When importing—or exporting—goods under a lease agreement, it is important to understand that the items are not considered sold and that transaction value will not apply. Instead, importers must use one of the other methods of valuation, applied in sequential order, as part of their Reasonable Care. U.S. Customs and Border Protection’s (CBP) Informed Compliance Publication on Customs Value, has an excellent overview of how to appraise your goods—including what items must be added or can be deducted from the price paid or payable.
How to value the goods depends on each lease scenario.
In HQ 563355, the test equipment was provided free of charge to the importer and CBP allowed the transaction value to be the book value less any depreciation.
In another ruling, HQ H320778, CBP provided different guidance on how to value merchandise imported under a lease agreement. In this ruling, the lease agreement had a fixed monthly rate and a purchase clause to buy the machine for $750,000, less rental amounts paid. Using the fallback method, CBP ruled that the importer could use the purchase price of $750,000—stated in the rental agreement—to be accepted as the “price actually paid or payable.”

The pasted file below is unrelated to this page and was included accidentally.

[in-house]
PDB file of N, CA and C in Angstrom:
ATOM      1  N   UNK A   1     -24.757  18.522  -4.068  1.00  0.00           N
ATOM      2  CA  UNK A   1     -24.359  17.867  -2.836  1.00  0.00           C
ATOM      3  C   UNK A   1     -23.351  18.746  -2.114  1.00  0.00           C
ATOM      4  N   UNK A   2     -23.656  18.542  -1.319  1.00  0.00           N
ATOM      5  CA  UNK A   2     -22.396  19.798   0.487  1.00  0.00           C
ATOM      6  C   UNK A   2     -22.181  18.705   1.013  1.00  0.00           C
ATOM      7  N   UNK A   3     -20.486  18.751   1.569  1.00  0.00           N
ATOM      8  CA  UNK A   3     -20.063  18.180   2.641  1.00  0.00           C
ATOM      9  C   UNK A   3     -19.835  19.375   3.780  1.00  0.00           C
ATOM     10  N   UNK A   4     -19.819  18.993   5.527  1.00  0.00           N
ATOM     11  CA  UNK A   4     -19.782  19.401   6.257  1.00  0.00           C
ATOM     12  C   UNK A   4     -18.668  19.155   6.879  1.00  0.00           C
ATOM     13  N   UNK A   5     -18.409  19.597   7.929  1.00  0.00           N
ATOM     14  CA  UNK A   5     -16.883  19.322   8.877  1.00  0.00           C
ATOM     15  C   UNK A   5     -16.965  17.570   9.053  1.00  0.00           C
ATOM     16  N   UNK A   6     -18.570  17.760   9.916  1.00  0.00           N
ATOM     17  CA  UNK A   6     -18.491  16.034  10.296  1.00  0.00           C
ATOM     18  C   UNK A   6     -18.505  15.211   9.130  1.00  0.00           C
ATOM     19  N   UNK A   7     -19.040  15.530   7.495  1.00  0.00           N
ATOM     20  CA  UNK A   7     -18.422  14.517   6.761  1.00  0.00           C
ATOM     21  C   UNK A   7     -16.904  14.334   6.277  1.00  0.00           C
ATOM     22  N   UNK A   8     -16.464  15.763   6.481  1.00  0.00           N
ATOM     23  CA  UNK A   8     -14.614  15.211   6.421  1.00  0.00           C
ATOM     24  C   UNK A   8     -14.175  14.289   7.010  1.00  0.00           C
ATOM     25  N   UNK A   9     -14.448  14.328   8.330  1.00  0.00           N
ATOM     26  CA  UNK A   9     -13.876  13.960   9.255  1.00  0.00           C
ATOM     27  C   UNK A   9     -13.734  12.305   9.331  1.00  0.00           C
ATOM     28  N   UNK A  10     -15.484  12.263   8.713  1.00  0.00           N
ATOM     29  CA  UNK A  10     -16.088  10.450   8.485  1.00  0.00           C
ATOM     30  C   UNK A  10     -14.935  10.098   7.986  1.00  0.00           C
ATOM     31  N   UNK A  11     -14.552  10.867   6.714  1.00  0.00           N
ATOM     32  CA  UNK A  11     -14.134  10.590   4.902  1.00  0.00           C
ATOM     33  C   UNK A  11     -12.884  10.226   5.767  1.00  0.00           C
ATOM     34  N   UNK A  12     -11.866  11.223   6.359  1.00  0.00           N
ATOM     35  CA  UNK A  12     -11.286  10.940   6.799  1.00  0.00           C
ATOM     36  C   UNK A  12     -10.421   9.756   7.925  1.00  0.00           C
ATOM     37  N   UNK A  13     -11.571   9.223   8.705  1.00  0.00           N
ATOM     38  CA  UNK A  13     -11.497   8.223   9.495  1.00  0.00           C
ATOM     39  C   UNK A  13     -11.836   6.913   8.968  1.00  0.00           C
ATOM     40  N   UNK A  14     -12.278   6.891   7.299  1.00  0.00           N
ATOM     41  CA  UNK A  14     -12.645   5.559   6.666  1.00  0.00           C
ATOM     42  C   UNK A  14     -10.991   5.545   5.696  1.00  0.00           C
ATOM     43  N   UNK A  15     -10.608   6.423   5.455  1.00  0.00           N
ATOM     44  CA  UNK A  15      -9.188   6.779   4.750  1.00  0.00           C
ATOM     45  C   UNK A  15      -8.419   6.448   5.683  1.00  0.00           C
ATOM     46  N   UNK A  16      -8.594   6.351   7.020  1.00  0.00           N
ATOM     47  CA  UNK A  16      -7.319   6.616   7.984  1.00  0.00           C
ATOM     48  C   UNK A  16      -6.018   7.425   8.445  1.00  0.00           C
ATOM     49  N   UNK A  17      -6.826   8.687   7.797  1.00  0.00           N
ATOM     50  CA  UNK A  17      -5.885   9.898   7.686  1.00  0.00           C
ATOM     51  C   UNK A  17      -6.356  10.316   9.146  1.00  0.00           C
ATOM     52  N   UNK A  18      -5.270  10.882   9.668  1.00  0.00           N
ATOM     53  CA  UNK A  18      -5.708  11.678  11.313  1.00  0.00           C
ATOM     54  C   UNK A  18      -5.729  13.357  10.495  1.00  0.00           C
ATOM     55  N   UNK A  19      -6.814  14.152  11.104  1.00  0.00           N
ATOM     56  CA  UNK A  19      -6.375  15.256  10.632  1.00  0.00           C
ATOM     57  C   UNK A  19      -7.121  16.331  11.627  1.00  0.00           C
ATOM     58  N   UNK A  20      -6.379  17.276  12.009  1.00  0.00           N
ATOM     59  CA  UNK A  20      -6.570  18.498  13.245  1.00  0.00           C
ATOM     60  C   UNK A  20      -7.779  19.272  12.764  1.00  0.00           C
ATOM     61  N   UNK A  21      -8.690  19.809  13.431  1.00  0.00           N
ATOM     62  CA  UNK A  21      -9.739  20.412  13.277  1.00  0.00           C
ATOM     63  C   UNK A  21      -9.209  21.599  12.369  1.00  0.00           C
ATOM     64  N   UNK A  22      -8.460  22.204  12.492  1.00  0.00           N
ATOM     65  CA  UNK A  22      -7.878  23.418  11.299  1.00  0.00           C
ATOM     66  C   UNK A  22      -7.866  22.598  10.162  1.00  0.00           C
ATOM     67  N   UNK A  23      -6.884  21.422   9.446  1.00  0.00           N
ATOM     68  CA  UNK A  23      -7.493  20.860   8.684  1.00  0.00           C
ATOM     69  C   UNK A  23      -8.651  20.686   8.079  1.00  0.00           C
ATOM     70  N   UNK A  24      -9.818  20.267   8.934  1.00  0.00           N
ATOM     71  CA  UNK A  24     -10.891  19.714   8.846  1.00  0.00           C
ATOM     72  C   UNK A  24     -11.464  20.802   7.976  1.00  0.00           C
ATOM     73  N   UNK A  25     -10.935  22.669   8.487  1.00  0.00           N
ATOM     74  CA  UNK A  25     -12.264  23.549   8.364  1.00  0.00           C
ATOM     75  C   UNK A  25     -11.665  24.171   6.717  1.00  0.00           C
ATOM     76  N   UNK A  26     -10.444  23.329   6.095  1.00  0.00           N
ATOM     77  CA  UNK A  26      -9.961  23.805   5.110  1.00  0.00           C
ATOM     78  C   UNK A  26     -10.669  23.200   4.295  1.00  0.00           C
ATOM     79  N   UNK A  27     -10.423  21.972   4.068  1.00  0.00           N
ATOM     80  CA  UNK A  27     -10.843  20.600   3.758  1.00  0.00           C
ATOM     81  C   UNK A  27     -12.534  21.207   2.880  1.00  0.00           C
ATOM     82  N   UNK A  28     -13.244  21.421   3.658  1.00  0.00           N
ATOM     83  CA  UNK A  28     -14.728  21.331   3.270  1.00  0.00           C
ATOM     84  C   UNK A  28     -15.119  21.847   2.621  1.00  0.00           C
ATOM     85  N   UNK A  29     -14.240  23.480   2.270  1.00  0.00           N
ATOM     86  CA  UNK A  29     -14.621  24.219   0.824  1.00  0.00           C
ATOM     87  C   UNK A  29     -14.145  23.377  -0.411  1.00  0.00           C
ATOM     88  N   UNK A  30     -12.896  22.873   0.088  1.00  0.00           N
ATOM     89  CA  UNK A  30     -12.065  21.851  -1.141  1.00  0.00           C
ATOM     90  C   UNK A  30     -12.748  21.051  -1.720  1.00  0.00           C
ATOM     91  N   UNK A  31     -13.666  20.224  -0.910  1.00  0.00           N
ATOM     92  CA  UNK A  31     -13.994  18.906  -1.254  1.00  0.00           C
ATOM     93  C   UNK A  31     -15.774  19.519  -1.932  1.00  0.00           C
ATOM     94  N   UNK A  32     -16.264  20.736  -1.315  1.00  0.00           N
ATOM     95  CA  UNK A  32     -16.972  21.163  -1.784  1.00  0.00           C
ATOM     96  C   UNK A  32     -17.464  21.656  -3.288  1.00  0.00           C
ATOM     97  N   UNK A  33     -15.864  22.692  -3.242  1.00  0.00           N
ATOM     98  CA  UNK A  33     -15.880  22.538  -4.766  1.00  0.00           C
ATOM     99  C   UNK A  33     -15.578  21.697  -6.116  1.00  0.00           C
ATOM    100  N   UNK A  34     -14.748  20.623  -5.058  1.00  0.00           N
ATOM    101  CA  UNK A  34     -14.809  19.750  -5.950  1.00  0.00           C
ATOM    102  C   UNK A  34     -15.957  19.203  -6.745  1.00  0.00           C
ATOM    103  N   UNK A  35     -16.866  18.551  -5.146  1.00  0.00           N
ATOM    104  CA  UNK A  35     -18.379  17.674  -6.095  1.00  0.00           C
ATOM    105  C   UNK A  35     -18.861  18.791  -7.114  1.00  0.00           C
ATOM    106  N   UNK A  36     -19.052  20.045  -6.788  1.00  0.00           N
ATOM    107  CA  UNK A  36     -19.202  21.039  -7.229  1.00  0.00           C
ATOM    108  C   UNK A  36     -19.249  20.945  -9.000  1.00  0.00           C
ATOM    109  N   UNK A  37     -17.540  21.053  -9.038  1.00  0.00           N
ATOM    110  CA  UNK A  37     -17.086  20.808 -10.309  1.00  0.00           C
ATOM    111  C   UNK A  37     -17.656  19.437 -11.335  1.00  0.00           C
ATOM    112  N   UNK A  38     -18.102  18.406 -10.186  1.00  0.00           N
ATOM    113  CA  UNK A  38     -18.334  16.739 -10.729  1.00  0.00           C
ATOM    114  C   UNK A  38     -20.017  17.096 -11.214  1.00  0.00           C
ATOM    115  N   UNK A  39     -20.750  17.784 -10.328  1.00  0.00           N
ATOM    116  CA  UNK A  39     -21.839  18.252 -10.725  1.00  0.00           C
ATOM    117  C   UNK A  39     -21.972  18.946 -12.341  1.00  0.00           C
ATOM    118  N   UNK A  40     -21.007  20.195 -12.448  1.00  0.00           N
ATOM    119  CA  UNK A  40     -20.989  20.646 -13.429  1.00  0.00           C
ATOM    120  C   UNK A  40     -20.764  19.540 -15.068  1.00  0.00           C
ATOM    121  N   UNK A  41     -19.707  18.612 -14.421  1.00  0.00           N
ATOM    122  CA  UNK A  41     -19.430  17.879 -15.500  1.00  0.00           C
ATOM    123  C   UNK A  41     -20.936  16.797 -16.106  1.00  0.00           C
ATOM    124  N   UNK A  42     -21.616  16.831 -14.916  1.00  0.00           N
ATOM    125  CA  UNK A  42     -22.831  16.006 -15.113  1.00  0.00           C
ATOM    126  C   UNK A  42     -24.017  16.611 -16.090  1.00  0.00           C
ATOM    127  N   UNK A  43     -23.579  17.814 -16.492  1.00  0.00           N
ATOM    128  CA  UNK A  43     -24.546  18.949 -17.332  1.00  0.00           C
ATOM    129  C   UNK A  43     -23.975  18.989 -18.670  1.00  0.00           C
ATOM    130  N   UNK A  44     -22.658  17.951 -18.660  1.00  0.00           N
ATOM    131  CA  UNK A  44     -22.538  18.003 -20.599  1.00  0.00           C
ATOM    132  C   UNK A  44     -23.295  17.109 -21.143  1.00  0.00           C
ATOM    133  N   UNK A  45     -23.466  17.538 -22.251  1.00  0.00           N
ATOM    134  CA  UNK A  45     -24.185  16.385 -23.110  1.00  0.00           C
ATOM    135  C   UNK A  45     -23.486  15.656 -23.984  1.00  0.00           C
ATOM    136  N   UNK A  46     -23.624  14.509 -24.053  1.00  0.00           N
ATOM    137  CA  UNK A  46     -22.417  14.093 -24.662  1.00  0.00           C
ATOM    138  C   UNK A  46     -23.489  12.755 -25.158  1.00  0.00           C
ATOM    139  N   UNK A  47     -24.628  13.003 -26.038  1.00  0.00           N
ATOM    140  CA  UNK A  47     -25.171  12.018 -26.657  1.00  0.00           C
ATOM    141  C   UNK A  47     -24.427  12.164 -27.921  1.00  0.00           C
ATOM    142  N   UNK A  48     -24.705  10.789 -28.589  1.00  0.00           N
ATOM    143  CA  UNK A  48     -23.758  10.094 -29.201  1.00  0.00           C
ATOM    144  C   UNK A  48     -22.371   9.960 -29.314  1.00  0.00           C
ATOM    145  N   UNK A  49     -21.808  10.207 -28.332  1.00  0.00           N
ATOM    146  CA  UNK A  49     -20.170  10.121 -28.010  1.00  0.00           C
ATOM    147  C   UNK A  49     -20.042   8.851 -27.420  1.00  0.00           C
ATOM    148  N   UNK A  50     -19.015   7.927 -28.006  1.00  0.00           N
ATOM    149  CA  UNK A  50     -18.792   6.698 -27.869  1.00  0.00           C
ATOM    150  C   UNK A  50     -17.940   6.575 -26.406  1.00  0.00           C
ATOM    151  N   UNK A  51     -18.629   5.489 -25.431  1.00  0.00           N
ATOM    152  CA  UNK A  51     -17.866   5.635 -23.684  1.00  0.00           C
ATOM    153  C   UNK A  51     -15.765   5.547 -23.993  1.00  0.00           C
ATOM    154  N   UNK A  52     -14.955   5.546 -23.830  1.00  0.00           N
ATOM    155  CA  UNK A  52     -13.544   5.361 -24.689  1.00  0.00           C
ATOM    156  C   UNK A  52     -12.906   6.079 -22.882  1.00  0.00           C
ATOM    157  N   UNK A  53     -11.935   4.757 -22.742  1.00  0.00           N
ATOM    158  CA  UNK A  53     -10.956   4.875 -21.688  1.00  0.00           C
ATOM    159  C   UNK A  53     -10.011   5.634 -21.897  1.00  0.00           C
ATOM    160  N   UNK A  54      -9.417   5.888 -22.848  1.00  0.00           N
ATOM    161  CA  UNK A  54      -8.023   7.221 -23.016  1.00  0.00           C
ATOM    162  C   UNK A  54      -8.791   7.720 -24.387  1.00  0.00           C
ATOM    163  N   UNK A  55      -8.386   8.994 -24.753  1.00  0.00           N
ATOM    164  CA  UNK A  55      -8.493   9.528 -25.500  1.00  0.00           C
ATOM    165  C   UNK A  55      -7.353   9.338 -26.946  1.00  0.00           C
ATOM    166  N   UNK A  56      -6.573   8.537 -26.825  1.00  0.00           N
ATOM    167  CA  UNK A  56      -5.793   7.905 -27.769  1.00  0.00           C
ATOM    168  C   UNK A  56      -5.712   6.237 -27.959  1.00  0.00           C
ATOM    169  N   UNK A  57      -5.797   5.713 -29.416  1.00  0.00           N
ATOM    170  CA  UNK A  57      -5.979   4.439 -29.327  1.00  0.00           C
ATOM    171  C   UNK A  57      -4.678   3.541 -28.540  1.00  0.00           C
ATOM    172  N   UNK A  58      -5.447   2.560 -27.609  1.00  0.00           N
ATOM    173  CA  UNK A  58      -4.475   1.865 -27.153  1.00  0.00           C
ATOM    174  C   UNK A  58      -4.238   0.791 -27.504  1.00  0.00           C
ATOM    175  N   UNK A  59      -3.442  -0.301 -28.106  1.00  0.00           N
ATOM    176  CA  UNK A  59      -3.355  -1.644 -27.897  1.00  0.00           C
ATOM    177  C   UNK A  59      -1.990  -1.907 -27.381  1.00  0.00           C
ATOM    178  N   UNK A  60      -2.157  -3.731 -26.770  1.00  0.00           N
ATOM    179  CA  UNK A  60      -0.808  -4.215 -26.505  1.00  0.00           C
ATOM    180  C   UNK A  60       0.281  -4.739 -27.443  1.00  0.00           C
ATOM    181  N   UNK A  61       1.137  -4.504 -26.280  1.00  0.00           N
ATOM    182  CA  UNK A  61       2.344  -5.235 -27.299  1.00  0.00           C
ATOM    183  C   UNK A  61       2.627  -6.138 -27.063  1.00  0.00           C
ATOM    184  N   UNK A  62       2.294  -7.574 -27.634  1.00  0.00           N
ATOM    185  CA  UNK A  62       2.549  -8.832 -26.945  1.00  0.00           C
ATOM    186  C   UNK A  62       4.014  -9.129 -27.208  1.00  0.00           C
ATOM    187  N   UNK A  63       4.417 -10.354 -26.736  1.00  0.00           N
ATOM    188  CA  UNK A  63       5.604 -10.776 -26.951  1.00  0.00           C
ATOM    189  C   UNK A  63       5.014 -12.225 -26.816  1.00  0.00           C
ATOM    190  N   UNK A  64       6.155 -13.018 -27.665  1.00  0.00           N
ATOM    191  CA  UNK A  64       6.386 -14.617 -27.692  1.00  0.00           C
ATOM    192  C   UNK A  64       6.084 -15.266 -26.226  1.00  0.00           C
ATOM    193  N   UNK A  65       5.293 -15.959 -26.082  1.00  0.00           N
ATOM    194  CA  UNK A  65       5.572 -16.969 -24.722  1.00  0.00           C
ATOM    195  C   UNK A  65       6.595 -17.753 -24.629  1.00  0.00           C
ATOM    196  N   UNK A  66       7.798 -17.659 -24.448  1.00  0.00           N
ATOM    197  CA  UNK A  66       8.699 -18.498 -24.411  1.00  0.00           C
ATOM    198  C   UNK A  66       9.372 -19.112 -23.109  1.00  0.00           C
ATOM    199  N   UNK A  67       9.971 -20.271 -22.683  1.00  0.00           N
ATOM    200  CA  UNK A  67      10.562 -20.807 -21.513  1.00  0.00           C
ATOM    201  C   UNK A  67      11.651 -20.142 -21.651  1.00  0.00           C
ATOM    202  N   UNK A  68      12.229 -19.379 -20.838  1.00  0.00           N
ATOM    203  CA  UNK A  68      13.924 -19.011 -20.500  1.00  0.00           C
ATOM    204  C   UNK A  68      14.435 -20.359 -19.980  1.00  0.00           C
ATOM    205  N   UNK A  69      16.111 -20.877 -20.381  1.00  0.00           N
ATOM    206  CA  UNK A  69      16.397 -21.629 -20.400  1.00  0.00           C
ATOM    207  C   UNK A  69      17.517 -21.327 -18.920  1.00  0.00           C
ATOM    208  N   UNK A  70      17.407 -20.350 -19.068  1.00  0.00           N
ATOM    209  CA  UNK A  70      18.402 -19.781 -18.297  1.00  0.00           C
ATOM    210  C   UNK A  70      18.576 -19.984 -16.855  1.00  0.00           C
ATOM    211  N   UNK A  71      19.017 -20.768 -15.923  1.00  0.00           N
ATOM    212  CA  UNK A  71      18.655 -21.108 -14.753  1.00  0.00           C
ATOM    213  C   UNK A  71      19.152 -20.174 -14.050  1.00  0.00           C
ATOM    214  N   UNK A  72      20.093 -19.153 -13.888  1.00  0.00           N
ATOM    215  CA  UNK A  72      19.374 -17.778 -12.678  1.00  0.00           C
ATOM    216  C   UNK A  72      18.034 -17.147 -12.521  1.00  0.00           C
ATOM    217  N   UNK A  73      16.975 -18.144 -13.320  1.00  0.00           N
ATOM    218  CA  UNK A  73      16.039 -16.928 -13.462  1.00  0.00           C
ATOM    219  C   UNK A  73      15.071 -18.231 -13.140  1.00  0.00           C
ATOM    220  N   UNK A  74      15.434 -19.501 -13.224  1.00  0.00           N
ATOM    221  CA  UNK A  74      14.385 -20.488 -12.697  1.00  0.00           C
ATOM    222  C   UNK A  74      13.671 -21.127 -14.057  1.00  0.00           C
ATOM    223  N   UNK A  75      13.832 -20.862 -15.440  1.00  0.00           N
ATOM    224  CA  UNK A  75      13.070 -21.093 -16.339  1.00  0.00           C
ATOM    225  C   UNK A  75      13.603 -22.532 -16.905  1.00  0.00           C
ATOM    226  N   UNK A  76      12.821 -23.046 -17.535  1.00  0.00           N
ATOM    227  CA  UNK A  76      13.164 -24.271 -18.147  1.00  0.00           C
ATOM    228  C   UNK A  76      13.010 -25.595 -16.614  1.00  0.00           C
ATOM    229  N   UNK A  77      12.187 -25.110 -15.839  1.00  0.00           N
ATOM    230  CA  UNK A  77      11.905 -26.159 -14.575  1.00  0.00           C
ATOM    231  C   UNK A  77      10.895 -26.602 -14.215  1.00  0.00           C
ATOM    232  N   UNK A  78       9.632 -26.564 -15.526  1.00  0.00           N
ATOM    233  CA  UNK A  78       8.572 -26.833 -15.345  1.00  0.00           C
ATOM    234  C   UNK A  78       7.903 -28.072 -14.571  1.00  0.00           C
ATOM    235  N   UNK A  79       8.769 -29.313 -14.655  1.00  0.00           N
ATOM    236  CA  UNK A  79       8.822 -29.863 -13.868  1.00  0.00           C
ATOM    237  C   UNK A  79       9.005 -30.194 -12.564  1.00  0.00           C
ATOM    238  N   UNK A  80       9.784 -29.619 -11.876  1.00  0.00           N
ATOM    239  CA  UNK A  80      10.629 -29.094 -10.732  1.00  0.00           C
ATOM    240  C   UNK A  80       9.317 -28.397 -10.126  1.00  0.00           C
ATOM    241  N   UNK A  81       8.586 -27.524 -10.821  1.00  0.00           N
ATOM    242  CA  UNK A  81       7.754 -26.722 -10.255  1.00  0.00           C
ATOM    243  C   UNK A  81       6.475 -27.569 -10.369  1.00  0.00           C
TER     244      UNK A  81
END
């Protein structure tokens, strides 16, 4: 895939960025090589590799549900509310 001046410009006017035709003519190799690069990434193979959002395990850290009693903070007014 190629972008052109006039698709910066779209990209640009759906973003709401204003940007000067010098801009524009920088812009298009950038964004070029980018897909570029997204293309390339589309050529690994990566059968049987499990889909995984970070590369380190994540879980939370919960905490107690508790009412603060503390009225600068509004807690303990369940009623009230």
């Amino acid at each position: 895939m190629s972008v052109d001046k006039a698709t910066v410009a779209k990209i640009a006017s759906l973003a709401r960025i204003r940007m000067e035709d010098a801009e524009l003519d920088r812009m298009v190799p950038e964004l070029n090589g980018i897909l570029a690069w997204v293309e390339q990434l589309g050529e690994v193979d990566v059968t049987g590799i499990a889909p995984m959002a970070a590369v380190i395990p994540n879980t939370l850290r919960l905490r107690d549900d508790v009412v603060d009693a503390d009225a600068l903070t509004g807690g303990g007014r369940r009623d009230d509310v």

These varying scenarios illustrate the importance of understanding the transaction value rules, to correctly value your goods. Since each lease scenario is different, it can be challenging to identify which method of valuation you should use. If you have questions about importing or exporting goods under a lease agreement or need help identifying the best method of valuation for your unique situation, reach out to Mohawk Global Trade Advisors.